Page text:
If you pay attention to certain articles published around the web, you’d think HR managers are pulling their hair out trying to keep millennials at work. They assume millennials and Generation Z are flighty, flaky workers who don’t stick with the same employer for long. Before we examine what affects their loyalty, we need to dispel the myth that millennials are always looking for a way out of your workplace.
When comparing millennial professional loyalty with that of baby boomers in the 1980s, the figures are actually similar. In the 1980s, boomers worked for a company for a median of five years. In 2018, the millennial median was 4.2 years.
However, there’s a growing sense that millennials are more willing than their predecessors to leave their jobs. They’re seen as more likely to freelance or hop from job to job to find roles and workspaces that appeal to them. We need a deeper look to understand why millennials might want to leave and what could convince them to stay. If your goal is to slow or stop your cycle of turnover, understanding is the first step.
Modern Economic Factors Sometimes Overlooked by HR Managers
It can be difficult to remember just how difficult the Great Recession made it for young people to find quality jobs. Many millennials still feel the anxiety like a hangover, fearing any job stability could be yanked out from under them. Those born between 1985 and 1990 certainly remember the struggle of finding a job. Many were earning their college degrees in 2008 and 2009 when the recession first struck. They were entering a devastated job market with little practical experience and student loans to repay.
As a millennial, I can tell you that after I earned my bachelor’s degree in 2010, I quickly developed an anxious mindset. I constantly monitored job boards to find new opportunities, even while working full time. There was no guarantee I would still have my job at the end of the month, let alone the end of the year. Long recruiting processes and cut-throat competition were the norm for any job promising decent wages and perks like employee benefits. I didn’t lose my job, but entering the wreckage of the job market at that time made me suspicious of HR and hiring managers. It planted the idea that the best way to gain stability was to constantly be looking for better opportunities outside the company. At the same time, at work, I felt pressured to prove I was worth keeping while others were laid off.
The competitive job market these days puts pressure on millennials to mix our life and work to gain an advantage. Work is more mobile now with new communication options appearing alongside advances in technology. This has eroded what some older generations consider core aspects of work and affects what they expect from workers. In other words, there’s a disconnect between HR managers and millennials in the workforce.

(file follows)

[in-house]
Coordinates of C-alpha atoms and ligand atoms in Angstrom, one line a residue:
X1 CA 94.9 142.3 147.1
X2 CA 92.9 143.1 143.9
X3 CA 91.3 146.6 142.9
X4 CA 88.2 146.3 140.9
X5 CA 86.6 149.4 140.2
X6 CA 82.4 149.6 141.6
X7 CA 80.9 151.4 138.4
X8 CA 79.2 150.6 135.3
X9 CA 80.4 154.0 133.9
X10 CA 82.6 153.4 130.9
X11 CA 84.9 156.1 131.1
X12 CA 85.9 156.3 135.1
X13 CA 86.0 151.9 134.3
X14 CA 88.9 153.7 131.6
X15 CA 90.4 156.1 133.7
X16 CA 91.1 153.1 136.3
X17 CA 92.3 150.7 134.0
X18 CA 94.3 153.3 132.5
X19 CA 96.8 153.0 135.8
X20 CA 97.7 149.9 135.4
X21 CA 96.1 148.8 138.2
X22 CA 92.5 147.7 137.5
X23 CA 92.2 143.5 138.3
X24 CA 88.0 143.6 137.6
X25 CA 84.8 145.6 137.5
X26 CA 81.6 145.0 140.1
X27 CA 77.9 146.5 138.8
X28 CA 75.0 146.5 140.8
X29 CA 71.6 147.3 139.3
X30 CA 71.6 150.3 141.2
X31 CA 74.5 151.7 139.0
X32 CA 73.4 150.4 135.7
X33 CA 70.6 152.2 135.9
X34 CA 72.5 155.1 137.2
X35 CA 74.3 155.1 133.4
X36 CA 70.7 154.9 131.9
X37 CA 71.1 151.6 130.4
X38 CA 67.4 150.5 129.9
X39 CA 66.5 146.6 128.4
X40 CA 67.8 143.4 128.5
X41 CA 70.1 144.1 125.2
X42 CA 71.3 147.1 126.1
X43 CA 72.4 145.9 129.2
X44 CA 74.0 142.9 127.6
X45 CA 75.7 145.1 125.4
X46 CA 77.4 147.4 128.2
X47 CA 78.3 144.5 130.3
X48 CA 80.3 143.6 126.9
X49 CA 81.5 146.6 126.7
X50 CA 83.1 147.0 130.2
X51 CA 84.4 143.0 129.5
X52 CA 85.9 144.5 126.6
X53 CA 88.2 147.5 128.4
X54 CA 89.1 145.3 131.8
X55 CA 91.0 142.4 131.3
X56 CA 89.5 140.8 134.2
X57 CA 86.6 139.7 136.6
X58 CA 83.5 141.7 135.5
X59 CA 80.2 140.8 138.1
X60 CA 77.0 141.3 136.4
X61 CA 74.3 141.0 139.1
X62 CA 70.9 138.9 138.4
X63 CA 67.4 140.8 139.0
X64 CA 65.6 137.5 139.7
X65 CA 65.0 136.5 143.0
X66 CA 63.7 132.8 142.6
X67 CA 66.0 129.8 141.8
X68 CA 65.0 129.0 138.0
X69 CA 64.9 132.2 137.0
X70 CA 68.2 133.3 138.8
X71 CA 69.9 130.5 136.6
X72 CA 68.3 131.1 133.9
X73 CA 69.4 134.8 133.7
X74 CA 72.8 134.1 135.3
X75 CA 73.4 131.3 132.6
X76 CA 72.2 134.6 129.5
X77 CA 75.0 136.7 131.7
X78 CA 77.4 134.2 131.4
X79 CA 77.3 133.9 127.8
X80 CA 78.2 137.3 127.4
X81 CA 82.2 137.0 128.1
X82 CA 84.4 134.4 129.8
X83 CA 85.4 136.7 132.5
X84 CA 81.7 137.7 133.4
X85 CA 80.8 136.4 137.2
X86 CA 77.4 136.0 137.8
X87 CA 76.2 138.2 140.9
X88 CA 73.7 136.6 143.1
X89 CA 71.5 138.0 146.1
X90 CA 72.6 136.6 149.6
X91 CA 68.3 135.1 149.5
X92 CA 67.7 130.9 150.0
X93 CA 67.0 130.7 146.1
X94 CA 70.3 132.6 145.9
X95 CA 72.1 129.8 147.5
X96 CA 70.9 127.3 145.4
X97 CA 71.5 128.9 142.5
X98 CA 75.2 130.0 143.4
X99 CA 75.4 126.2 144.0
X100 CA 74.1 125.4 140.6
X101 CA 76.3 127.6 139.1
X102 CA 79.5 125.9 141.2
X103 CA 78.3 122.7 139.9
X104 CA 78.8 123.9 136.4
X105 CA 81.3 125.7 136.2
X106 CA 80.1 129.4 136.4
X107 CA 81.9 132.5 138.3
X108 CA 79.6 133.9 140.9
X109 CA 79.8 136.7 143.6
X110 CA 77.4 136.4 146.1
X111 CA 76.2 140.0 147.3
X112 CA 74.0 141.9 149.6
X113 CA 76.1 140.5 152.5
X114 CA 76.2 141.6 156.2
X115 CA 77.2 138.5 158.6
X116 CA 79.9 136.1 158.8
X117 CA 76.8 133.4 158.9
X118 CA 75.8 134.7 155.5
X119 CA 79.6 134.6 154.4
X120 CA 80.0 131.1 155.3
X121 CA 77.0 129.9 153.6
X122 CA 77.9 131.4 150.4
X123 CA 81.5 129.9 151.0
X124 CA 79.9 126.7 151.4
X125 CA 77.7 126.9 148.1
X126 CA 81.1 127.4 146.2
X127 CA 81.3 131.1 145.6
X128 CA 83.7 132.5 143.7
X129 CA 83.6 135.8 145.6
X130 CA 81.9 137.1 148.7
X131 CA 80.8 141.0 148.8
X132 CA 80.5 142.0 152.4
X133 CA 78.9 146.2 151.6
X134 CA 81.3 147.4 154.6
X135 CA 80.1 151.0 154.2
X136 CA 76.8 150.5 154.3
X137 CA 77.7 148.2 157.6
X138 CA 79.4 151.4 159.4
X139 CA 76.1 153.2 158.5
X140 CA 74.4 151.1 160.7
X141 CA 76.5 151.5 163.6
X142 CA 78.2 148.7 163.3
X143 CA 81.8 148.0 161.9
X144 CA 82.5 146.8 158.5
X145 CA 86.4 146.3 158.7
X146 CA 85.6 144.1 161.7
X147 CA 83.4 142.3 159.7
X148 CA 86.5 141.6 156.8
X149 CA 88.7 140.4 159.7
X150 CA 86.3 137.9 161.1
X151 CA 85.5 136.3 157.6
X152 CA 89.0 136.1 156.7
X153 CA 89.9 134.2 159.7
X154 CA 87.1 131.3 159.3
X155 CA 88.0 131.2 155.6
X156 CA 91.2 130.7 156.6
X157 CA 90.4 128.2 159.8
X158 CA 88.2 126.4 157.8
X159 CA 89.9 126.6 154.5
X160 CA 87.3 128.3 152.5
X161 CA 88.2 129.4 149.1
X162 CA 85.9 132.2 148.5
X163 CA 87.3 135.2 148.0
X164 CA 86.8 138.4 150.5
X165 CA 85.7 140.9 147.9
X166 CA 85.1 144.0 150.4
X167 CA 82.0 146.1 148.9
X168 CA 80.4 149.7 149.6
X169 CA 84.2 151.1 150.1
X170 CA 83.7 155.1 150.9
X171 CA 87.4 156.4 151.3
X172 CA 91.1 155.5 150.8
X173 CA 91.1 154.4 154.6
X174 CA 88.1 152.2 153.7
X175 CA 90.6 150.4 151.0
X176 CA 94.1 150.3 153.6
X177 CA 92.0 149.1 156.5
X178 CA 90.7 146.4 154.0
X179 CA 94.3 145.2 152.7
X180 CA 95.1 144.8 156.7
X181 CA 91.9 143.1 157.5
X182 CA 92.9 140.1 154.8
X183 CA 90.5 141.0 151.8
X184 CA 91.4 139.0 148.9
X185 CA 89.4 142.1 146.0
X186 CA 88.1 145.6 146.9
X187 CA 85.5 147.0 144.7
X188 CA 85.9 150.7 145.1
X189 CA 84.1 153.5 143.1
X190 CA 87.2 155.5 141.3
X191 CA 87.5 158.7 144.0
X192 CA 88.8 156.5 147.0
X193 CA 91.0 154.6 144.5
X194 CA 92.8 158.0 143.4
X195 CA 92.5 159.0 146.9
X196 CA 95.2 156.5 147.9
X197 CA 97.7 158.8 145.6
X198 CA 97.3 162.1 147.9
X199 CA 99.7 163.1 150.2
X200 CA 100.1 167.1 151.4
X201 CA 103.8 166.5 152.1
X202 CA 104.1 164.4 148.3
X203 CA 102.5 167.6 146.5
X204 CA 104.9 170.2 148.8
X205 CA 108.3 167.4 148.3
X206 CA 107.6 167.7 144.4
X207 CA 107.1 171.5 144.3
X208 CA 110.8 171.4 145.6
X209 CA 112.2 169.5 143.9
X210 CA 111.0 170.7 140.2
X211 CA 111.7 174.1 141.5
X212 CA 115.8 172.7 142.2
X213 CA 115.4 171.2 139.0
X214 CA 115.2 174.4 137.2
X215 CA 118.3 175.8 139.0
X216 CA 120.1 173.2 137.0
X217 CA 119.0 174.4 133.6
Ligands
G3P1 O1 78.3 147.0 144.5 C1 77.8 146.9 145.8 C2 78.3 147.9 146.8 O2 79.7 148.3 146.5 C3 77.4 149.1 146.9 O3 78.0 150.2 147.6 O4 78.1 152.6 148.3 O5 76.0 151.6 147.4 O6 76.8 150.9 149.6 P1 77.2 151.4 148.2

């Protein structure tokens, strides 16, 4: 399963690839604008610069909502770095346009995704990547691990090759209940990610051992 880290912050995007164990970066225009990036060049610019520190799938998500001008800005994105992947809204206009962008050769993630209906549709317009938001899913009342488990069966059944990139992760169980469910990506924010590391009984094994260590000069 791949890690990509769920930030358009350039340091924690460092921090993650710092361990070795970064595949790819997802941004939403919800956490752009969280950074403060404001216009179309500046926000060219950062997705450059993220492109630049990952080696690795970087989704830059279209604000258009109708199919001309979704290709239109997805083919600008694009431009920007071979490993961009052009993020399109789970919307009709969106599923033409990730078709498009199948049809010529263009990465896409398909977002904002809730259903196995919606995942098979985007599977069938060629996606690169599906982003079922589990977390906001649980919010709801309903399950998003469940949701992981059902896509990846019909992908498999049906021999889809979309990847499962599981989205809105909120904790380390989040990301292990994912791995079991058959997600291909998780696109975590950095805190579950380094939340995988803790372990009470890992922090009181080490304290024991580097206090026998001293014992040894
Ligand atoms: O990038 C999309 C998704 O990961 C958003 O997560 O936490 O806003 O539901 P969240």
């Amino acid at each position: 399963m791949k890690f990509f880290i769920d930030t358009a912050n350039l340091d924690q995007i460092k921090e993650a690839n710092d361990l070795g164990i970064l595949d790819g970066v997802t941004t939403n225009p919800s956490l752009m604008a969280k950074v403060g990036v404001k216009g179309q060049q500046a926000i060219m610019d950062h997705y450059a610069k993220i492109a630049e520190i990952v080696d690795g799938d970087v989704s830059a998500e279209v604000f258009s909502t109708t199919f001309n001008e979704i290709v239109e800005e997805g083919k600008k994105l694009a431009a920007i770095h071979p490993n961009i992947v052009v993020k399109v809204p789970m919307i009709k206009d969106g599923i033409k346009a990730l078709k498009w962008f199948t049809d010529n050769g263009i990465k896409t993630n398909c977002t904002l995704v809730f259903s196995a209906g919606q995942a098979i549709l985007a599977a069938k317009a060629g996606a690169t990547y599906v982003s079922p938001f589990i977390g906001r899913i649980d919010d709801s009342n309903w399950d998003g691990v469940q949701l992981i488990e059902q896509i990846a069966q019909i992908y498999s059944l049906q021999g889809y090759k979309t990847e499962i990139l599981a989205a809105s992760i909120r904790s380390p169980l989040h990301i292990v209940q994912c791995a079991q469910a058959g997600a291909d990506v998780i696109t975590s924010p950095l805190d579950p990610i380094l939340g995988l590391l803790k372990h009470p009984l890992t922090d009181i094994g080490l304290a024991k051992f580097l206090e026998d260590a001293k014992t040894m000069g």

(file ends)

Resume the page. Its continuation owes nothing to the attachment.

What Millennials Want
Most stereotypes you’ve heard about millennials are wrong. Millennials are focused, efficient, just as driven and concerned about improving themselves as anyone else. We’re in tune with the changing nature of work and embrace those changes by casting off old roles. It’s this rejection of tradition that often causes frustration.
It’s no accident that many high-profile companies like Google try to keep their millennial workforces around with ping-pong tables and free lunches. “Fun” workspace perks like foosball tables promote a relaxed atmosphere for an anxious generation. These workspaces also mimic the college experience, which was a rare stable environment for many millennials. They give workers added incentives to show up for and be comfortable at work.
But in the end, air hockey and free lunches aren’t what millennials want the most. Probably the top aspect millennials are looking for in a job is meaningful work. We want to be part of a productive team doing something that matters. We want to affect the world in even a small way. When millennials feel like we’re a part of a team performing meaningful work, we’ll be more dedicated to our work. We’ll stay put and try to rise within your organization.
Fostering Loyalty from Millennials at Work
HR managers try to endow all new workers with a sense of purpose and meaning. But not every position at the company is mission driven and vital to the success of the company. How can HR managers keep younger-generation workers around?
Millennials want opportunities in the organization. Workers in less mission-driven roles feel part of the larger whole when they know how to rise within the organization. Opportunities to take on more responsibility, take additional training programs and learn from superiors give all workers, not just millennials, renewed purpose in their work. Purpose breeds loyalty.
Empathy and trust help too. Understanding millennial fears and where they come from should improve HR managers’ ability to communicate with their millennial workers. Communication tools that empower workers and encourage feedback can help relieve anxiety by giving them some control. Trust goes both ways, so showing you trust your workers will help them trust you back. The bonds of trust reinforce and strengthen loyalty.